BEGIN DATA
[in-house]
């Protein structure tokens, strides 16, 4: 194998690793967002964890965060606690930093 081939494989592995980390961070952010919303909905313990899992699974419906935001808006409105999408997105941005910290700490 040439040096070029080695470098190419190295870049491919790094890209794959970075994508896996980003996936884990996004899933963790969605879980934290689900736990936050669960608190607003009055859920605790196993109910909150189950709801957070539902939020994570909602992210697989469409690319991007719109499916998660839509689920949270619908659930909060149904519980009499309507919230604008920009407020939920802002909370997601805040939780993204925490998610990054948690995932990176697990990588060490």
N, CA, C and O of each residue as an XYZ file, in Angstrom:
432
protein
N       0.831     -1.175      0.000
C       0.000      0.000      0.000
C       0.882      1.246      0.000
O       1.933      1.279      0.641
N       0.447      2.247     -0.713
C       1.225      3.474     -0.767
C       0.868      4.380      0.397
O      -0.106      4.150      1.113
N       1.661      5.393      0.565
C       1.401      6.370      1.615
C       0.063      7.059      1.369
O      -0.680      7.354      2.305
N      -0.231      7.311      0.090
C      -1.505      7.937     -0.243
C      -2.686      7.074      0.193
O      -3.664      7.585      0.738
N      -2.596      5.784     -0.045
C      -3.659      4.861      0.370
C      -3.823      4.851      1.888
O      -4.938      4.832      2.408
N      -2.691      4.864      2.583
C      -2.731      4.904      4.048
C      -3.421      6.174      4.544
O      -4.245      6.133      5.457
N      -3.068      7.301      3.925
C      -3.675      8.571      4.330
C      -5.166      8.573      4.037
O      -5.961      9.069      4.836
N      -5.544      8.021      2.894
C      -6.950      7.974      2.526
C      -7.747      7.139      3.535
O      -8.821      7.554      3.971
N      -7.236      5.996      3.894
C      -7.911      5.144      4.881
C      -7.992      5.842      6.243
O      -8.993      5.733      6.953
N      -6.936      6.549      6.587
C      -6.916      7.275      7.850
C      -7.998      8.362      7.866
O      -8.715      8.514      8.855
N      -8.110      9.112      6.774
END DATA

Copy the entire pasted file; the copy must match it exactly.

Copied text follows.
[in-house]
């Protein structure tokens, strides 16, 4: 194998690793967002964890965060606690930093 081939494989592995980390961070952010919303909905313990899992699974419906935001808006409105999408997105941005910290700490 040439040096070029080695470098190419190295870049491919790094890209794959970075994508896996980003996936884990996004899933963790969605879980934290689900736990936050669960608190607003009055859920605790196993109910909150189950709801957070539902939020994570909602992210697989469409690319991007719109499916998660839509689920949270619908659930909060149904519980009499309507919230604008920009407020939920802002909370997601805040939780993204925490998610990054948690995932990176697990990588060490």
N, CA, C and O of each residue as an XYZ file, in Angstrom:
432
protein
N       0.831     -1.175      0.000
C       0.000      0.000      0.000
C       0.882      1.246      0.000
O       1.933      1.279      0.641
N       0.447      2.247     -0.713
C       1.225      3.474     -0.767
C       0.868      4.380      0.397
O      -0.106      4.150      1.113
N       1.661      5.393      0.565
C       1.401      6.370      1.615
C       0.063      7.059      1.369
O      -0.680      7.354      2.305
N      -0.231      7.311      0.090
C      -1.505      7.937     -0.243
C      -2.686      7.074      0.193
O      -3.664      7.585      0.738
N      -2.596      5.784     -0.045
C      -3.659      4.861      0.370
C      -3.823      4.851      1.888
O      -4.938      4.832      2.408
N      -2.691      4.864      2.583
C      -2.731      4.904      4.048
C      -3.421      6.174      4.544
O      -4.245      6.133      5.457
N      -3.068      7.301      3.925
C      -3.675      8.571      4.330
C      -5.166      8.573      4.037
O      -5.961      9.069      4.836
N      -5.544      8.021      2.894
C      -6.950      7.974      2.526
C      -7.747      7.139      3.535
O      -8.821      7.554      3.971
N      -7.236      5.996      3.894
C      -7.911      5.144      4.881
C      -7.992      5.842      6.243
O      -8.993      5.733      6.953
N      -6.936      6.549      6.587
C      -6.916      7.275      7.850
C      -7.998      8.362      7.866
O      -8.715      8.514      8.855
N      -8.110      9.112      6.774